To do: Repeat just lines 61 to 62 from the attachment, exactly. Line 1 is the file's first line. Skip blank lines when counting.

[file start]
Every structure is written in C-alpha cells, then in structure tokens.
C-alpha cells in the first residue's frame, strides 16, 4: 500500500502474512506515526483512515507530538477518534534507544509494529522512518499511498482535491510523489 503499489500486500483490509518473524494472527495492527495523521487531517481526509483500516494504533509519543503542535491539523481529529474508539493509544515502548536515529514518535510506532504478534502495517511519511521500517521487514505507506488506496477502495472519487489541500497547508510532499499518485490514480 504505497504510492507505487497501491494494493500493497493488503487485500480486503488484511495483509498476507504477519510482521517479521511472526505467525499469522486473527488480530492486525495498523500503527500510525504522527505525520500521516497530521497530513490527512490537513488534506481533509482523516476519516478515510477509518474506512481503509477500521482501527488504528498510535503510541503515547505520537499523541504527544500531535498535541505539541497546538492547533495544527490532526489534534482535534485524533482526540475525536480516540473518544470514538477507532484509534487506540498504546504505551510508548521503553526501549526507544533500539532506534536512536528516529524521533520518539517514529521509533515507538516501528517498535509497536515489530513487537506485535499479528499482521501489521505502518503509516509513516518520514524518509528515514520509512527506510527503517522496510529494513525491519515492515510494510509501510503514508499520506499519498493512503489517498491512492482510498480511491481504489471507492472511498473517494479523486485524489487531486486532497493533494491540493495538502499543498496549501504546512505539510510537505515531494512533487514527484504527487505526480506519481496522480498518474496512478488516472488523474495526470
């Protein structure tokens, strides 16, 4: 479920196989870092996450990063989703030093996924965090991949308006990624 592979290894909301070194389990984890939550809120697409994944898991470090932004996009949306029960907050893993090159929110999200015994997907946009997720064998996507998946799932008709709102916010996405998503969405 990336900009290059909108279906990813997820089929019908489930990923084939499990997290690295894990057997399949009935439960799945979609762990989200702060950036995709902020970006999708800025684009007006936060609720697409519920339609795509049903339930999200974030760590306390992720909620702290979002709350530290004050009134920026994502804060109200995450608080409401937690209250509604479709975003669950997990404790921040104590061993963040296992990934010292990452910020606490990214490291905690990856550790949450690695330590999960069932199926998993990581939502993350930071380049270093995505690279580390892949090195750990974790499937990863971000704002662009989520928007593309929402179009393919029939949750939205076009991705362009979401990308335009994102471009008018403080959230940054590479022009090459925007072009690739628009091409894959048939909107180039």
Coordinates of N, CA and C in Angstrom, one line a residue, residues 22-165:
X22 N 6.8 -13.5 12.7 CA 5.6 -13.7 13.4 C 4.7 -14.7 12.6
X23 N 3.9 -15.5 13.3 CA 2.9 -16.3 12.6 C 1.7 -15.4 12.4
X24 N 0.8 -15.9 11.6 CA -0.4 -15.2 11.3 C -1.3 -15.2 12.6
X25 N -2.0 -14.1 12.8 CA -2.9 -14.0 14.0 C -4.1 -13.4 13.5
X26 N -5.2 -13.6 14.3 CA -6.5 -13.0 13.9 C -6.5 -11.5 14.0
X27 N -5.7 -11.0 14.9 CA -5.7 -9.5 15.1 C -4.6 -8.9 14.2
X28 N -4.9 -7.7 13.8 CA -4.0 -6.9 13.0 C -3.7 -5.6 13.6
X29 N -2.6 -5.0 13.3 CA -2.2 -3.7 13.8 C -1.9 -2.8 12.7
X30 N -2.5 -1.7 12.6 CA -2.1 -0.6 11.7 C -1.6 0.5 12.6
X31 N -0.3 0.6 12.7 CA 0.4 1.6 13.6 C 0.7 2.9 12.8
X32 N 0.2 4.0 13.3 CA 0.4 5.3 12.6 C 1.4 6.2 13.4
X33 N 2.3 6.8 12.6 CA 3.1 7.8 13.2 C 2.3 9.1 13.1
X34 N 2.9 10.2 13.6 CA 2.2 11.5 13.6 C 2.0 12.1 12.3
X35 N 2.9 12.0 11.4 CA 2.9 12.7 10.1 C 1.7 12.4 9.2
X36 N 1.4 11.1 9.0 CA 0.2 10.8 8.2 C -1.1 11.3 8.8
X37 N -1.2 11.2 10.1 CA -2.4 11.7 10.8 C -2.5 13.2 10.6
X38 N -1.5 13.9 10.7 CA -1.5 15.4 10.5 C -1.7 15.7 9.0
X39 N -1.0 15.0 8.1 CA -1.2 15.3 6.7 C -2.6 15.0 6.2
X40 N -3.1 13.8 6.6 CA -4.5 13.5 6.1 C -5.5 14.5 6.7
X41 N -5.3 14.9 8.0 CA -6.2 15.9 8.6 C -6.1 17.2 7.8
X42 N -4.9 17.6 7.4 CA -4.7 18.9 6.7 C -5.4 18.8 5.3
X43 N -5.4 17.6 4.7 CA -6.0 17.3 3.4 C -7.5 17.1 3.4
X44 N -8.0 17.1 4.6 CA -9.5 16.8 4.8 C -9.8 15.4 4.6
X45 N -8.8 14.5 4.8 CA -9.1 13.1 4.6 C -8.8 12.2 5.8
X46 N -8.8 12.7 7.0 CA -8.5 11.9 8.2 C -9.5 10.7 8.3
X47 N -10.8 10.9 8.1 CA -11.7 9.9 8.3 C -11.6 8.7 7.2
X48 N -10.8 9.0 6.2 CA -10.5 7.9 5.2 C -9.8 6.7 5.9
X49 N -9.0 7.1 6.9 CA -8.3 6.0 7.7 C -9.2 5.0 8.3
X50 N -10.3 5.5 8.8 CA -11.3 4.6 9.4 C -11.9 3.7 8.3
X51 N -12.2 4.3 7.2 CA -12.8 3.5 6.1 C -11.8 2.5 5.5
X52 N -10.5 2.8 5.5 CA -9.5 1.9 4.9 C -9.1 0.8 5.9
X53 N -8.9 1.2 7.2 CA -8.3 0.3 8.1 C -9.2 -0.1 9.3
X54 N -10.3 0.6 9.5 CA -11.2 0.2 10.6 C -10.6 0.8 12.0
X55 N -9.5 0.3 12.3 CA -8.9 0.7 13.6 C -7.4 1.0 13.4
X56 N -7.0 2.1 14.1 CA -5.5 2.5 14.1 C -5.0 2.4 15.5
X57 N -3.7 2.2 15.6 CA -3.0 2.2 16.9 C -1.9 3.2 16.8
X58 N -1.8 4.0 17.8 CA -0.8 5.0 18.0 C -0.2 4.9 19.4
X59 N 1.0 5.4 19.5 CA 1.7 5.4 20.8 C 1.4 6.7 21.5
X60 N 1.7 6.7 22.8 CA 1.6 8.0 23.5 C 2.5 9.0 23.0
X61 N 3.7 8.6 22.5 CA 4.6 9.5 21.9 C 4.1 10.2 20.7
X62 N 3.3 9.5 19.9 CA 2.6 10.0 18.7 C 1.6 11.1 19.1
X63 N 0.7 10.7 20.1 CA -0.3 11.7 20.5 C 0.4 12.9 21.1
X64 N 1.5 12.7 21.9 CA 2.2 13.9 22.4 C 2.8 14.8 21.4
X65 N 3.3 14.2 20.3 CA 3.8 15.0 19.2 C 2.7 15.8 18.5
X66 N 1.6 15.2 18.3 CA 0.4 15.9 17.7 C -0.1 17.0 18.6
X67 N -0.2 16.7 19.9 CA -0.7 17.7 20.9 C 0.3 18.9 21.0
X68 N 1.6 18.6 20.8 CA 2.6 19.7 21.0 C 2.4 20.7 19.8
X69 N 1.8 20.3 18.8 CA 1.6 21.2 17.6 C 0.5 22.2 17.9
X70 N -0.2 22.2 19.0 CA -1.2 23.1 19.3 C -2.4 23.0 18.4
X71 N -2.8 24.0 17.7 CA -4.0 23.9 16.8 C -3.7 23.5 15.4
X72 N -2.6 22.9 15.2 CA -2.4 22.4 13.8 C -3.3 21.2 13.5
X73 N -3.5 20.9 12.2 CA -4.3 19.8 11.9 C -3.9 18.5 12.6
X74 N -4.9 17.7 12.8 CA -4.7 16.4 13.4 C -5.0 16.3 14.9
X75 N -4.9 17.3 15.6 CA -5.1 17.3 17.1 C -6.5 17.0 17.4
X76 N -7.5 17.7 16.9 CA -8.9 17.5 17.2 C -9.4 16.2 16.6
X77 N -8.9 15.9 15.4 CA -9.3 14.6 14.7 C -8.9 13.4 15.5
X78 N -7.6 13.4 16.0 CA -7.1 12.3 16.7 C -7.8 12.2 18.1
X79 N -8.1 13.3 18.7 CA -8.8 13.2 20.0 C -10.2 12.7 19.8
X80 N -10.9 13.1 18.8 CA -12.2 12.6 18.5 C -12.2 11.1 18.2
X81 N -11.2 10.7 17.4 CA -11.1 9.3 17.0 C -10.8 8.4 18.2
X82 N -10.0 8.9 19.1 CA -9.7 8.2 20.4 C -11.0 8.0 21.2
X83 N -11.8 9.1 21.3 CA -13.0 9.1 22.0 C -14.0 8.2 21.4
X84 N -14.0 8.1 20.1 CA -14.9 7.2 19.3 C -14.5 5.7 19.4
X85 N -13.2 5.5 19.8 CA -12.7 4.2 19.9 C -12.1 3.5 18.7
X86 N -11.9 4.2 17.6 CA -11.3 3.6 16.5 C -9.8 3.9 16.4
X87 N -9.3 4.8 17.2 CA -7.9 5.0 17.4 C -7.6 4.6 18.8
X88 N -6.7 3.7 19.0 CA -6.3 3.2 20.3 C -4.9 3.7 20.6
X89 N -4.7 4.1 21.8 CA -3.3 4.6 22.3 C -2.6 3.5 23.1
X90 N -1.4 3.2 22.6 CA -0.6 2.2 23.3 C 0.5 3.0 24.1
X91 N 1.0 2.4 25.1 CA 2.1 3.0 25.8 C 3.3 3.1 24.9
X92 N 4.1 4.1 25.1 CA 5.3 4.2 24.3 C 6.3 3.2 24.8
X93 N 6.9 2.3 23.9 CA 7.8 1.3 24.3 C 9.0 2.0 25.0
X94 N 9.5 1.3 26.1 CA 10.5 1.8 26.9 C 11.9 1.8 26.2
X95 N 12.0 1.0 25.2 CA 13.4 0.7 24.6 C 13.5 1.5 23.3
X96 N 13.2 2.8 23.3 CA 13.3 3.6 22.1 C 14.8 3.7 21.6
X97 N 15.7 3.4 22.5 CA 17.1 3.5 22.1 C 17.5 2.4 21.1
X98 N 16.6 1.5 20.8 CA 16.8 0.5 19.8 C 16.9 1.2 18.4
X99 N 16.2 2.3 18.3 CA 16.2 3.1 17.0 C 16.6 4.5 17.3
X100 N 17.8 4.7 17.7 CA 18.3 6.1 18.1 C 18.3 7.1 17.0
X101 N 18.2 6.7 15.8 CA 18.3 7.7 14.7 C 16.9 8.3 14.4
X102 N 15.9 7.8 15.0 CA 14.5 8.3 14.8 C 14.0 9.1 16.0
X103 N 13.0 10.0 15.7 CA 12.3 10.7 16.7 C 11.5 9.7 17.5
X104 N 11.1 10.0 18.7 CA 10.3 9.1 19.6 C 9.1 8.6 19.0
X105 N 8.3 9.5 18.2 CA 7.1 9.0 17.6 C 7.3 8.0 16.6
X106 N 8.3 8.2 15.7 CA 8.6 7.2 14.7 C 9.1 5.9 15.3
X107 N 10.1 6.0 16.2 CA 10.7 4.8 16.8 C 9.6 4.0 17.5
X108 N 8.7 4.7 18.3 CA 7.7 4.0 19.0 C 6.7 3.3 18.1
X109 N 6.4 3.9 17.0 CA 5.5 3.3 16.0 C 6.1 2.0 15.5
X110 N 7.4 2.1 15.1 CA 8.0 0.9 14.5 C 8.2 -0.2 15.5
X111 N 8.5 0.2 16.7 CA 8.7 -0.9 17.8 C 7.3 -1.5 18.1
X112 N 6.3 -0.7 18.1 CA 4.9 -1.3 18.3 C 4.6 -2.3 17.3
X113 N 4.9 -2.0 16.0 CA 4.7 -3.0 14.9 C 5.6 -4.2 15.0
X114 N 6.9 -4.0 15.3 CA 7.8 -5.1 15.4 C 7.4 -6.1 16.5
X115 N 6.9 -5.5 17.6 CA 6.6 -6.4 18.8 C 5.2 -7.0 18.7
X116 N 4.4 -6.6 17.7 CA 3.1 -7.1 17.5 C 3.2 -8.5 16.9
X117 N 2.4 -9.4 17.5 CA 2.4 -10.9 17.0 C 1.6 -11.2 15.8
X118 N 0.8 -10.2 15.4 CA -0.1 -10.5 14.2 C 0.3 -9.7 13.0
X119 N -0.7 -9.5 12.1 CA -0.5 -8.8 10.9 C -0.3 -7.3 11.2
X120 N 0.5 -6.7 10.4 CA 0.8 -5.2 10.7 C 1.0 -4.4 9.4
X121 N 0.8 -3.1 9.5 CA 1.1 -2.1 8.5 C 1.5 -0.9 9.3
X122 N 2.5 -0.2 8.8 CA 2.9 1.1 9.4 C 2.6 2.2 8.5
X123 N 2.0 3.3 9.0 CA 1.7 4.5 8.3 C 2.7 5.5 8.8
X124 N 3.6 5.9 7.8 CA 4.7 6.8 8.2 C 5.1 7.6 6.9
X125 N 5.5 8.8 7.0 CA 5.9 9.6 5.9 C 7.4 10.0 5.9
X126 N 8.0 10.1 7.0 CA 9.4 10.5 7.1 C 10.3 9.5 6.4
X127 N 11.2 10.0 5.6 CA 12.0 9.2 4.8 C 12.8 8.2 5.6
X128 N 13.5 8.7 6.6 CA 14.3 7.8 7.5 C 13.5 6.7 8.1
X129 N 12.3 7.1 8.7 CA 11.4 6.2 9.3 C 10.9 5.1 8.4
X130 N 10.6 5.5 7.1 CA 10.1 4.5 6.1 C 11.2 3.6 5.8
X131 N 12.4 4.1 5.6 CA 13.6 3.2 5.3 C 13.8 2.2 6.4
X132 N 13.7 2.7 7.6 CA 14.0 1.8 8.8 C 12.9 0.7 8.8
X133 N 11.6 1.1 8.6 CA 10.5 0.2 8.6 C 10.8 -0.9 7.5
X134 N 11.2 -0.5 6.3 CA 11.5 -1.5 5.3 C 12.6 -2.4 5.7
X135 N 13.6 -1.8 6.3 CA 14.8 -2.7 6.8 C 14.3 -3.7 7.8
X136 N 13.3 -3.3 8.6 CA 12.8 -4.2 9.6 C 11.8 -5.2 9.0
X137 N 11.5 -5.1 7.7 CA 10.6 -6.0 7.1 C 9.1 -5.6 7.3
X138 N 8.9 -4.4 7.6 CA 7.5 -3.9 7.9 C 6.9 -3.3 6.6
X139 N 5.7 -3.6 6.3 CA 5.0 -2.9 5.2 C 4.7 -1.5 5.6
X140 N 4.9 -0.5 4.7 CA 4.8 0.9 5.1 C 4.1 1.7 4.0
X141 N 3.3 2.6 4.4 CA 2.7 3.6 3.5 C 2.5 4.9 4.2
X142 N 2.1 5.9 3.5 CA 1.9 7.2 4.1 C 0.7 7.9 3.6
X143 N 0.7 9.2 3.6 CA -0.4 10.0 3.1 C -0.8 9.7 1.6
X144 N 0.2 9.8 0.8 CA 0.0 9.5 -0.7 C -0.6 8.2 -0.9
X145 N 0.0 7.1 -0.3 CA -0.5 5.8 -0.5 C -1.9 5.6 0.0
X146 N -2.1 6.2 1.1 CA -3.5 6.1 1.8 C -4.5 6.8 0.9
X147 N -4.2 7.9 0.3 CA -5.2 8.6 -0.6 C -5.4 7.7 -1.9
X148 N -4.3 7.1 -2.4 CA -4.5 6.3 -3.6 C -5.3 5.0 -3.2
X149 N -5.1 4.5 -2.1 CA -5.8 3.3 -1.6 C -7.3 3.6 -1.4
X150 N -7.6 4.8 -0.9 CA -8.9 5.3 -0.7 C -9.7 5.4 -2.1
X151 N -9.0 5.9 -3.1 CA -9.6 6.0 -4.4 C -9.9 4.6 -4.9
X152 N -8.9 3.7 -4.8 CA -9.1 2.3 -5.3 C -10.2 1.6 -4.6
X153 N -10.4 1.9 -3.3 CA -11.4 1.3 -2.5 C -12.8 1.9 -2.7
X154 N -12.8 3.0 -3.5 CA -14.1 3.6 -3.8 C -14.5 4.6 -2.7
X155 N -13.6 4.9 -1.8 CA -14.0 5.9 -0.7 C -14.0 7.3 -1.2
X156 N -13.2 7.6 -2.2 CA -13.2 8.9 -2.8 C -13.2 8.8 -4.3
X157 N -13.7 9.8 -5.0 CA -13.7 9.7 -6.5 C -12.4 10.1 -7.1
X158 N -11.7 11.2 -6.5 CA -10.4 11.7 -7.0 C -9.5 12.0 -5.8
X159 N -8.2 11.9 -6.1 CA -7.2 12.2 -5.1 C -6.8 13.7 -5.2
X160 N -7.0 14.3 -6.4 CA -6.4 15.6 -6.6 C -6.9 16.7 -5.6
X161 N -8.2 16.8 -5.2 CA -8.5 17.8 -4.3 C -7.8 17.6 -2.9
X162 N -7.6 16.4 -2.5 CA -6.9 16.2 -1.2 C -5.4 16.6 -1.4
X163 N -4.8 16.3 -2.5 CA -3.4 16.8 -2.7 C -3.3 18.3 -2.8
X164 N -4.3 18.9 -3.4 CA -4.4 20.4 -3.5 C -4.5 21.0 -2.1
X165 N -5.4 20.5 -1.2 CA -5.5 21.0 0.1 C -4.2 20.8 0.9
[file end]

X78 N -7.6 13.4 16.0 CA -7.1 12.3 16.7 C -7.8 12.2 18.1
X79 N -8.1 13.3 18.7 CA -8.8 13.2 20.0 C -10.2 12.7 19.8